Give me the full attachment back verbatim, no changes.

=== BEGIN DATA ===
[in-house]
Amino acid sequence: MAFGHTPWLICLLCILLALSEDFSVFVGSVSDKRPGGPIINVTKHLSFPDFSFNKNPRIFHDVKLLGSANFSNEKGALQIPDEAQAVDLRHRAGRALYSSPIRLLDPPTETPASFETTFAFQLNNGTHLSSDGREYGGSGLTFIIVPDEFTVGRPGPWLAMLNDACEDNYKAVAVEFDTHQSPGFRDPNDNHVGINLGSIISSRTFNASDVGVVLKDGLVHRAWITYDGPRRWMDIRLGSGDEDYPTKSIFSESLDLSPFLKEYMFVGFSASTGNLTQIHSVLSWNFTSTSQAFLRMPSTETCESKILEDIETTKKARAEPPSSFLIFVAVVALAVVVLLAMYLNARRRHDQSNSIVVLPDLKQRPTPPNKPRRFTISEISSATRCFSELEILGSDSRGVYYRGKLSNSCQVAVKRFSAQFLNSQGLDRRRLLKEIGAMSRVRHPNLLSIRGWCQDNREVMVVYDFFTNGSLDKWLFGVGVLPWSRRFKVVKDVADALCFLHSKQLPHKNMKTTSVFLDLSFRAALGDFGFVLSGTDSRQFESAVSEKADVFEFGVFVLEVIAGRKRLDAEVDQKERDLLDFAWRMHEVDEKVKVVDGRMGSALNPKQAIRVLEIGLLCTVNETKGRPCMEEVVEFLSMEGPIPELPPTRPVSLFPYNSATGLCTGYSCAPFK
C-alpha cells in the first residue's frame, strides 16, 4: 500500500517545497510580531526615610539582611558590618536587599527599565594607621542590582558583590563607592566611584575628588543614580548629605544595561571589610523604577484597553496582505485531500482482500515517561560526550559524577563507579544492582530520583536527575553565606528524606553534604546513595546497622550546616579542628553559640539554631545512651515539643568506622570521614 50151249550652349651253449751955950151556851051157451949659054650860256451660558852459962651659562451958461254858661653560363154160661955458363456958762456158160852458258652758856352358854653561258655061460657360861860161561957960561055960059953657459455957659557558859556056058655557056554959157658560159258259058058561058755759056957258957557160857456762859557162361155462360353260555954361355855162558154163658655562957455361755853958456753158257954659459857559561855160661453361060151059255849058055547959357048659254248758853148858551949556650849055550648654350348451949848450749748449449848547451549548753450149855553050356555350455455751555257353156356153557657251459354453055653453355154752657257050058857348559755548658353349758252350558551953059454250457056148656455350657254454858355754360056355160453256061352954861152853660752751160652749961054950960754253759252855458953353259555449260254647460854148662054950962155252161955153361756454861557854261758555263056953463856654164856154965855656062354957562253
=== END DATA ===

[in-house]
Amino acid sequence: MAFGHTPWLICLLCILLALSEDFSVFVGSVSDKRPGGPIINVTKHLSFPDFSFNKNPRIFHDVKLLGSANFSNEKGALQIPDEAQAVDLRHRAGRALYSSPIRLLDPPTETPASFETTFAFQLNNGTHLSSDGREYGGSGLTFIIVPDEFTVGRPGPWLAMLNDACEDNYKAVAVEFDTHQSPGFRDPNDNHVGINLGSIISSRTFNASDVGVVLKDGLVHRAWITYDGPRRWMDIRLGSGDEDYPTKSIFSESLDLSPFLKEYMFVGFSASTGNLTQIHSVLSWNFTSTSQAFLRMPSTETCESKILEDIETTKKARAEPPSSFLIFVAVVALAVVVLLAMYLNARRRHDQSNSIVVLPDLKQRPTPPNKPRRFTISEISSATRCFSELEILGSDSRGVYYRGKLSNSCQVAVKRFSAQFLNSQGLDRRRLLKEIGAMSRVRHPNLLSIRGWCQDNREVMVVYDFFTNGSLDKWLFGVGVLPWSRRFKVVKDVADALCFLHSKQLPHKNMKTTSVFLDLSFRAALGDFGFVLSGTDSRQFESAVSEKADVFEFGVFVLEVIAGRKRLDAEVDQKERDLLDFAWRMHEVDEKVKVVDGRMGSALNPKQAIRVLEIGLLCTVNETKGRPCMEEVVEFLSMEGPIPELPPTRPVSLFPYNSATGLCTGYSCAPFK
C-alpha cells in the first residue's frame, strides 16, 4: 500500500517545497510580531526615610539582611558590618536587599527599565594607621542590582558583590563607592566611584575628588543614580548629605544595561571589610523604577484597553496582505485531500482482500515517561560526550559524577563507579544492582530520583536527575553565606528524606553534604546513595546497622550546616579542628553559640539554631545512651515539643568506622570521614 50151249550652349651253449751955950151556851051157451949659054650860256451660558852459962651659562451958461254858661653560363154160661955458363456958762456158160852458258652758856352358854653561258655061460657360861860161561957960561055960059953657459455957659557558859556056058655557056554959157658560159258259058058561058755759056957258957557160857456762859557162361155462360353260555954361355855162558154163658655562957455361755853958456753158257954659459857559561855160661453361060151059255849058055547959357048659254248758853148858551949556650849055550648654350348451949848450749748449449848547451549548753450149855553050356555350455455751555257353156356153557657251459354453055653453355154752657257050058857348559755548658353349758252350558551953059454250457056148656455350657254454858355754360056355160453256061352954861152853660752751160652749961054950960754253759252855458953353259555449260254647460854148662054950962155252161955153361756454861557854261758555263056953463856654164856154965855656062354957562253